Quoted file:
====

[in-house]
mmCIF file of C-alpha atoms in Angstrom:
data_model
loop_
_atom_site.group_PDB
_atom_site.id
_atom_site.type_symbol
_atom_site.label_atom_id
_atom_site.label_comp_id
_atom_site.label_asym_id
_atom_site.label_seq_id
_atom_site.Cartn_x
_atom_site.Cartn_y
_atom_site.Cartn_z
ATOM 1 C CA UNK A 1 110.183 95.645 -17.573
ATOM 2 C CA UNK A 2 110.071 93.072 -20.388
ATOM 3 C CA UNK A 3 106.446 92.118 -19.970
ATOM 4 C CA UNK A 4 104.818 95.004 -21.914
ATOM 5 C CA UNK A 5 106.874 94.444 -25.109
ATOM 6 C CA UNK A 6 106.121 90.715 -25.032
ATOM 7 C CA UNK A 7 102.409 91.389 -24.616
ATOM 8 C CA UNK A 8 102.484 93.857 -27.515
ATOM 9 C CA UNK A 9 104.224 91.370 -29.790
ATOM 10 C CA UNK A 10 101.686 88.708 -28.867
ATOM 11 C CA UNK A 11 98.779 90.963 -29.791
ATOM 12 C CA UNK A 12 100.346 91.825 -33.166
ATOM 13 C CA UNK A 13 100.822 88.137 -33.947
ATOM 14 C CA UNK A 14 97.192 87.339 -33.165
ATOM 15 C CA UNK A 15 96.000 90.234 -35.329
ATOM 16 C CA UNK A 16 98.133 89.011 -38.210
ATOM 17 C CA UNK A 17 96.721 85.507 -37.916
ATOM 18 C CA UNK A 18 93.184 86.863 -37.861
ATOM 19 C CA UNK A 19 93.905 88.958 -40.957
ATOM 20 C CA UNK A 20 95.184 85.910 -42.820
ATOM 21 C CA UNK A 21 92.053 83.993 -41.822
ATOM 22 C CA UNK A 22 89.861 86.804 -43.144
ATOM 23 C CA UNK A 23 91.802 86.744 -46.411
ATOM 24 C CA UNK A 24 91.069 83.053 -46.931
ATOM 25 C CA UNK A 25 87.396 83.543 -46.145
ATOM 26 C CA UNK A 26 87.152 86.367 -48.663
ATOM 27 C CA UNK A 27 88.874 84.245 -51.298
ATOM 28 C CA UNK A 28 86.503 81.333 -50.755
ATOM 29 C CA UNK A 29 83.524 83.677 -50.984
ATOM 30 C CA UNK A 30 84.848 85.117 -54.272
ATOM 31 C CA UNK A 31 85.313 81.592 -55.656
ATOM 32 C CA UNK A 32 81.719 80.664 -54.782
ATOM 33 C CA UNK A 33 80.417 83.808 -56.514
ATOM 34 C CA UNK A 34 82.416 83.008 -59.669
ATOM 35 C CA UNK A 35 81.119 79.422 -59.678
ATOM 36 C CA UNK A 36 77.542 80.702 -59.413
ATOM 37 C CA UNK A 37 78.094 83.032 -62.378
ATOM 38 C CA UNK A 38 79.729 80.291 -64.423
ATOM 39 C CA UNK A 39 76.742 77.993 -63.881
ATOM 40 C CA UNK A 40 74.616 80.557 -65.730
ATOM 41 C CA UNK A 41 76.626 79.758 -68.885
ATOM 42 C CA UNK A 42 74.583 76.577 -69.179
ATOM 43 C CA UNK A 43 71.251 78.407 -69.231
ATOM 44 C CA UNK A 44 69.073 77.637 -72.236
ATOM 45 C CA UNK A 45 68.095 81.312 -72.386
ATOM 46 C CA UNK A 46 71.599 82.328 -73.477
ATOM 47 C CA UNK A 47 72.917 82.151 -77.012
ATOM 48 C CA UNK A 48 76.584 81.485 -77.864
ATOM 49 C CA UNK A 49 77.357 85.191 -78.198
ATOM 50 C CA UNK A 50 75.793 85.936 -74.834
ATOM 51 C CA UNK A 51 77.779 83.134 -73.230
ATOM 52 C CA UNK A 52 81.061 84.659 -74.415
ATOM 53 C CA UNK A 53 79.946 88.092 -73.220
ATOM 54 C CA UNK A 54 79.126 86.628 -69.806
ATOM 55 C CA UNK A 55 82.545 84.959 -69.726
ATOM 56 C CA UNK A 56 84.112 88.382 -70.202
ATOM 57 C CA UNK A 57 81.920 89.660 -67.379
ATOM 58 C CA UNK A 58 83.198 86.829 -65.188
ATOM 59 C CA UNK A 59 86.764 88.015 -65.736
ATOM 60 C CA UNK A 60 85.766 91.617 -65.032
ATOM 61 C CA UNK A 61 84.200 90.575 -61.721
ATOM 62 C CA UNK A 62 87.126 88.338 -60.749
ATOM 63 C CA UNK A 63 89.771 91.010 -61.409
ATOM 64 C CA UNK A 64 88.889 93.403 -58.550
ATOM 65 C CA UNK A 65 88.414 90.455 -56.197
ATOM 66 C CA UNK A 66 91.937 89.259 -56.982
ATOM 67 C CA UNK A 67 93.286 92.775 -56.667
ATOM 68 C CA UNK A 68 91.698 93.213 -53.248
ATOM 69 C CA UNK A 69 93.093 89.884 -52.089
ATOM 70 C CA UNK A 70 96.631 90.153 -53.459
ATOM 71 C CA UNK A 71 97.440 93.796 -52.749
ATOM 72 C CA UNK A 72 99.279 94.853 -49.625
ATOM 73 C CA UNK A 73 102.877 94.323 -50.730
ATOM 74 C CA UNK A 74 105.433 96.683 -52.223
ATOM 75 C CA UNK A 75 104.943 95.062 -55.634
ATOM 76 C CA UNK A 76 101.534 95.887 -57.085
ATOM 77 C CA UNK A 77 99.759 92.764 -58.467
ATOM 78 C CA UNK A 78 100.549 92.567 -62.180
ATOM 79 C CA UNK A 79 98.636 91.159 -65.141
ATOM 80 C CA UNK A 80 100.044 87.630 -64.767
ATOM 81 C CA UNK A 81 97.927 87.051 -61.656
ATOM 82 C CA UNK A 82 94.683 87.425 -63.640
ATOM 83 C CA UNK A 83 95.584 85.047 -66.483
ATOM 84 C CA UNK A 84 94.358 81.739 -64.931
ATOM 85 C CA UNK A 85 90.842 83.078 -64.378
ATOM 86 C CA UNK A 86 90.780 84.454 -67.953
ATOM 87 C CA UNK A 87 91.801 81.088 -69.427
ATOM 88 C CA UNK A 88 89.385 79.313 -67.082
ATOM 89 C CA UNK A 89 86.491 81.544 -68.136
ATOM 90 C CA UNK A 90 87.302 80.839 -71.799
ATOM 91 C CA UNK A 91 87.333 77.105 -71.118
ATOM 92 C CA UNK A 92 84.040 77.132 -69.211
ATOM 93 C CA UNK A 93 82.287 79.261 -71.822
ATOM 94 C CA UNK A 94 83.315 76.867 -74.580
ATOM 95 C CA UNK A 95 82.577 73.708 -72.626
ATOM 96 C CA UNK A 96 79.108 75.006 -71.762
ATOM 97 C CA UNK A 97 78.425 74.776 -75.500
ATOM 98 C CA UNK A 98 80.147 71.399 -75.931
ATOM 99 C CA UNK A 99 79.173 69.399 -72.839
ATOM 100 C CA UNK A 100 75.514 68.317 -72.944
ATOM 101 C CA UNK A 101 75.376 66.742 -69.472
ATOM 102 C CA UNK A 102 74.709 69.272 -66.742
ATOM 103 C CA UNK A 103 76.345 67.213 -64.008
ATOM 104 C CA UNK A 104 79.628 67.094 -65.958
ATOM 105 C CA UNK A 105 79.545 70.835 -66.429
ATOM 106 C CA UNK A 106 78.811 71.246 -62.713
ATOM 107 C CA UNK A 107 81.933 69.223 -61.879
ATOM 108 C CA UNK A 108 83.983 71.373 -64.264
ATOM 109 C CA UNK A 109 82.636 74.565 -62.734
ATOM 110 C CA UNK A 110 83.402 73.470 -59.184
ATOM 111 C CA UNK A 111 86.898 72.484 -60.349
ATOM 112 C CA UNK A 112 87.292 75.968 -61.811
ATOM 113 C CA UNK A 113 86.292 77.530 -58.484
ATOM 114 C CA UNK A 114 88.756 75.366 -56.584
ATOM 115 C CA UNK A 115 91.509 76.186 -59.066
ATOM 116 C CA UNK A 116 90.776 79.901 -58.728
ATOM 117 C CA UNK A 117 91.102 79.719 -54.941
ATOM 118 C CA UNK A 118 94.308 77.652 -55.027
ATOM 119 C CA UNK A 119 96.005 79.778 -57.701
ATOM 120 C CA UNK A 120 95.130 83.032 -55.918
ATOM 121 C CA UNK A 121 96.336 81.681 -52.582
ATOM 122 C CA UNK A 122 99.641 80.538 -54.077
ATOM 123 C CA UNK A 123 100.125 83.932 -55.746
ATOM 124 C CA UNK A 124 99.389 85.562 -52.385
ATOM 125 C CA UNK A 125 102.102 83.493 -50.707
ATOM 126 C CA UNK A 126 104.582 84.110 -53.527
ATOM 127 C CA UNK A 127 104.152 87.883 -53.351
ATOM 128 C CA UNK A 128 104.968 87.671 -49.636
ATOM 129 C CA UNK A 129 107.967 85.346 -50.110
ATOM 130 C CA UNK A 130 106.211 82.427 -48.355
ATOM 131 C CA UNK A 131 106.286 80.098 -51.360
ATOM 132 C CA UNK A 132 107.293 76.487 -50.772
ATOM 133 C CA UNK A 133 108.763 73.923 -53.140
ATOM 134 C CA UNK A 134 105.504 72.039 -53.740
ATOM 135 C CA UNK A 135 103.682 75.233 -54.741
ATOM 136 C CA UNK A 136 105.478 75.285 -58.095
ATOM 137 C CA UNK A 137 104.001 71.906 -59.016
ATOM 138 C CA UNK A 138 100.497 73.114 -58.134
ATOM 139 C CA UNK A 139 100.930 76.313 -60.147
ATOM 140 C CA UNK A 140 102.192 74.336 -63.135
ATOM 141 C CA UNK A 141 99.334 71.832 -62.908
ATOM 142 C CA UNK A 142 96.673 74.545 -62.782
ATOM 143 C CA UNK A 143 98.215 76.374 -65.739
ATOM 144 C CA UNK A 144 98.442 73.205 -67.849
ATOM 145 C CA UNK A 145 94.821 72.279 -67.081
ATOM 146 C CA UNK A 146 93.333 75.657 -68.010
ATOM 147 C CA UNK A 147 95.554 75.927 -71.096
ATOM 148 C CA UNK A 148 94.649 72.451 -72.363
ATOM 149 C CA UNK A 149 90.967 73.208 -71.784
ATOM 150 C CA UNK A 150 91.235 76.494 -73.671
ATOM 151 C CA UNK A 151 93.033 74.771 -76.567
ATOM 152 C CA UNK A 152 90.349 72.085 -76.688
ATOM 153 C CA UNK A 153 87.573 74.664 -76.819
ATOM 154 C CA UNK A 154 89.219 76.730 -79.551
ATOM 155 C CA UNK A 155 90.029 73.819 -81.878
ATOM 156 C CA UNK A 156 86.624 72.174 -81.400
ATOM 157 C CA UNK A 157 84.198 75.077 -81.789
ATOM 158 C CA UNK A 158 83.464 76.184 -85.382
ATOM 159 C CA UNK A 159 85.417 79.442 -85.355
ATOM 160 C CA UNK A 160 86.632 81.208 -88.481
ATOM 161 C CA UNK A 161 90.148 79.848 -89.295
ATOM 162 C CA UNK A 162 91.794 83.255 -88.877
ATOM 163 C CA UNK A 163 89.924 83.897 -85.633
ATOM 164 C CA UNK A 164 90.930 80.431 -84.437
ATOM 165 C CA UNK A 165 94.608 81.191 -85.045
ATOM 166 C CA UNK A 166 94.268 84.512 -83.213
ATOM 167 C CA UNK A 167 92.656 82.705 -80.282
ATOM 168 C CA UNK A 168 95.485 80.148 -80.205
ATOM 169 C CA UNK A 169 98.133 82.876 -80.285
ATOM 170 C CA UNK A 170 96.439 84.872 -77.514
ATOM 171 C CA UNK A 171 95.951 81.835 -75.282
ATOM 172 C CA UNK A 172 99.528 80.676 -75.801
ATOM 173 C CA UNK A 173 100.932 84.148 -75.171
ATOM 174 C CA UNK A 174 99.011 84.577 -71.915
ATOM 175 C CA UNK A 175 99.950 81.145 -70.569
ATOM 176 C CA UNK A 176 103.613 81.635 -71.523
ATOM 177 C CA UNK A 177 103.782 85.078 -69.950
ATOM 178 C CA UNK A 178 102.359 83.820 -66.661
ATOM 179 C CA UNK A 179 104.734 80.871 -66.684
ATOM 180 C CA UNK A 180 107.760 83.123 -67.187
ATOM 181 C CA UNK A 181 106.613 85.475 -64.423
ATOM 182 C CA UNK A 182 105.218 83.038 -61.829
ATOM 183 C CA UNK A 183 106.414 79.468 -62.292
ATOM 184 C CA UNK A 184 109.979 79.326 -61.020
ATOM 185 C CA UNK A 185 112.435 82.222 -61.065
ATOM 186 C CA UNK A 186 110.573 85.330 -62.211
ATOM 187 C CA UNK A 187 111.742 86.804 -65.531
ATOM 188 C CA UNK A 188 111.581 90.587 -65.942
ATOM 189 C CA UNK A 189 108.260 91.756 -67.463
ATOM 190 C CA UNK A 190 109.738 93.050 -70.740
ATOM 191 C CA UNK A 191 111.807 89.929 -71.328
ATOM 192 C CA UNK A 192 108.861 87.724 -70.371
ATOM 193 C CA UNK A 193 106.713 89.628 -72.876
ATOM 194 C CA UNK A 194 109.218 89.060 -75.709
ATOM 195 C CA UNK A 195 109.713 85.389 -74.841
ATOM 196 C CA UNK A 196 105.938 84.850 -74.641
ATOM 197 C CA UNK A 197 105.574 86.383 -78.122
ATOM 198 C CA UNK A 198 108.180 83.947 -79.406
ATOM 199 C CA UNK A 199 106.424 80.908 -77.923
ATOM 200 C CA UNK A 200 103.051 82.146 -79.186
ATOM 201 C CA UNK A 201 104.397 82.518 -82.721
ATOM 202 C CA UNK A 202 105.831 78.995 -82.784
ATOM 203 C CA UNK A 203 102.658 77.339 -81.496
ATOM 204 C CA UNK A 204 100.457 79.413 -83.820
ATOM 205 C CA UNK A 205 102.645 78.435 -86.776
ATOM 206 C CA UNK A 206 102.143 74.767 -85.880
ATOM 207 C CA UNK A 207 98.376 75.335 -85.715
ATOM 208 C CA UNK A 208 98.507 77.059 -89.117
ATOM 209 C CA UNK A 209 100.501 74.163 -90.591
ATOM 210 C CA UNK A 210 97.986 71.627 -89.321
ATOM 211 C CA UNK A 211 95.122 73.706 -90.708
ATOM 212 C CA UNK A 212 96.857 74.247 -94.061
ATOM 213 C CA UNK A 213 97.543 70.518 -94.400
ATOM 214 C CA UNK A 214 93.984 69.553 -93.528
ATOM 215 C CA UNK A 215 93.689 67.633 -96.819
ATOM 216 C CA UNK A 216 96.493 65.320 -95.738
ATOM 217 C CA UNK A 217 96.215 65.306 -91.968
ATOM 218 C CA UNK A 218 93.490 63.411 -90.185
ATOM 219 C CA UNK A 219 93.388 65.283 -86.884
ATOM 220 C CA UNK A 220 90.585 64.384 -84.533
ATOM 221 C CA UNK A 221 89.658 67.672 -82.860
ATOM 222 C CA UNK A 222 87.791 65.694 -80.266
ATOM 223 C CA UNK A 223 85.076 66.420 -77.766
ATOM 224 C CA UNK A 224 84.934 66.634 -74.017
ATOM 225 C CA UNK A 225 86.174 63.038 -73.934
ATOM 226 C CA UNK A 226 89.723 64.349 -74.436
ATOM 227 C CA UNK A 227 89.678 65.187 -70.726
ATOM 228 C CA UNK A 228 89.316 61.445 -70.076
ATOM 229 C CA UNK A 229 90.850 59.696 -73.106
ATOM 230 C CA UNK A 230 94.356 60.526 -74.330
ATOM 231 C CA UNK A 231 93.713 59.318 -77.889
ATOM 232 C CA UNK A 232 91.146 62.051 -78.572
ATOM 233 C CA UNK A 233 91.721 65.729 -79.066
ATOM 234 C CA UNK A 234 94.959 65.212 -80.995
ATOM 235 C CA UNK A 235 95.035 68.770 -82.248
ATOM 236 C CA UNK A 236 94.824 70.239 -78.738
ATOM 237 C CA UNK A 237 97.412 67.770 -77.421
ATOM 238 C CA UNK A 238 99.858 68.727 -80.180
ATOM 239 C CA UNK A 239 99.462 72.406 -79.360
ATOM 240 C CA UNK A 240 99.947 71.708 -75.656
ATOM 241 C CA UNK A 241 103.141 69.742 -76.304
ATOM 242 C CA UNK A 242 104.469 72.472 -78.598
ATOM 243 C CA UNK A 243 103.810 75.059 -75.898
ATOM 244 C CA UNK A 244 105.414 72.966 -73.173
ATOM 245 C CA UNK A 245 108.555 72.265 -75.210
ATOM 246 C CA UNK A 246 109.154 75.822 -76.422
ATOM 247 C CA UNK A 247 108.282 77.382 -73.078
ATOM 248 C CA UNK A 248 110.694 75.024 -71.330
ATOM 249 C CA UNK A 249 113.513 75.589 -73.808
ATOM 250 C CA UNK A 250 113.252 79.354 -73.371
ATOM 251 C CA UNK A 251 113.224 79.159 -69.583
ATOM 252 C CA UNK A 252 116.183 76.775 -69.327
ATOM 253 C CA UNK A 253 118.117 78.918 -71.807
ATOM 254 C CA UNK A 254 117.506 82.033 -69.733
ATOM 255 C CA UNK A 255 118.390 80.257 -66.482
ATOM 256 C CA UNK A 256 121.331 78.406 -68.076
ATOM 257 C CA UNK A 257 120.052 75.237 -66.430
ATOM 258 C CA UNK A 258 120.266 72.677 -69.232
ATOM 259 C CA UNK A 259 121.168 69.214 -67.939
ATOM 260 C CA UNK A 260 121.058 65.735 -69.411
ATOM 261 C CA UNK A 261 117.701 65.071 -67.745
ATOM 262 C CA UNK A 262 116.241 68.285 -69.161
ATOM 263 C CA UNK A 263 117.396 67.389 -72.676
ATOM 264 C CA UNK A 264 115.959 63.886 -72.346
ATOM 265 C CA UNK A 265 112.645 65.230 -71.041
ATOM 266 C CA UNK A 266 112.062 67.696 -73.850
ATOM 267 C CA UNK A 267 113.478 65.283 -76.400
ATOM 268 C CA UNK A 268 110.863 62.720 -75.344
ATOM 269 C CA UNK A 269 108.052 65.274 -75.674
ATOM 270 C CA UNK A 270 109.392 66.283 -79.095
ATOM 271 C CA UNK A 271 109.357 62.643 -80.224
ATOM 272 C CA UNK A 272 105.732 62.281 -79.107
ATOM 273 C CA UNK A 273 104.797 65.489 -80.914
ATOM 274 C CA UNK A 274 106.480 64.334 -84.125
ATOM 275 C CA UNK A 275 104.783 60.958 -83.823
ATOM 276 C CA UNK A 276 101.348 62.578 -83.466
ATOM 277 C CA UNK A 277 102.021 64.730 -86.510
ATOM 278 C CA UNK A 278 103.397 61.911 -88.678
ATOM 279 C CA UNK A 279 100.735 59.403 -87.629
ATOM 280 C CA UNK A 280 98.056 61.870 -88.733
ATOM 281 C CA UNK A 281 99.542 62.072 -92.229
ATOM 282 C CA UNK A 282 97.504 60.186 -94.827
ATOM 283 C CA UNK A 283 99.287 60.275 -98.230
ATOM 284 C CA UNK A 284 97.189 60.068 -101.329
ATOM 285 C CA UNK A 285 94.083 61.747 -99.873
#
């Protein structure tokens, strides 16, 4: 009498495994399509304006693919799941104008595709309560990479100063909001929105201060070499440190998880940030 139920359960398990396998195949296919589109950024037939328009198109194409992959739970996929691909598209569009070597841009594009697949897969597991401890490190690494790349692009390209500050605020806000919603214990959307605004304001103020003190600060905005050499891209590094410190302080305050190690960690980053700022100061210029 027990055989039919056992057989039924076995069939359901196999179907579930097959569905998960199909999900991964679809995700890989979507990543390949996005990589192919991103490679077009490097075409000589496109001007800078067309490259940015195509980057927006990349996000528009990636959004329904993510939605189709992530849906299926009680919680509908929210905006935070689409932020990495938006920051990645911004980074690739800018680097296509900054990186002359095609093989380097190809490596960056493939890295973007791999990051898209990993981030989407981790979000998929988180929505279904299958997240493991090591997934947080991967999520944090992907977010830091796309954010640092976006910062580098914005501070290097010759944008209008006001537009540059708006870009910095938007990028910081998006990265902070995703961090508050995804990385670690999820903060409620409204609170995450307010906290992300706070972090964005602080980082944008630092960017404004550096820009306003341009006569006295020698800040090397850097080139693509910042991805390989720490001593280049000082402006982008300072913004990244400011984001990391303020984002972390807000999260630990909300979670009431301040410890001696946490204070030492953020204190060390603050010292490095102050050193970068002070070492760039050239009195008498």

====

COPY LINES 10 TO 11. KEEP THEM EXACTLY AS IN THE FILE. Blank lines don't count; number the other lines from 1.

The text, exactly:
_atom_site.label_asym_id
_atom_site.label_seq_id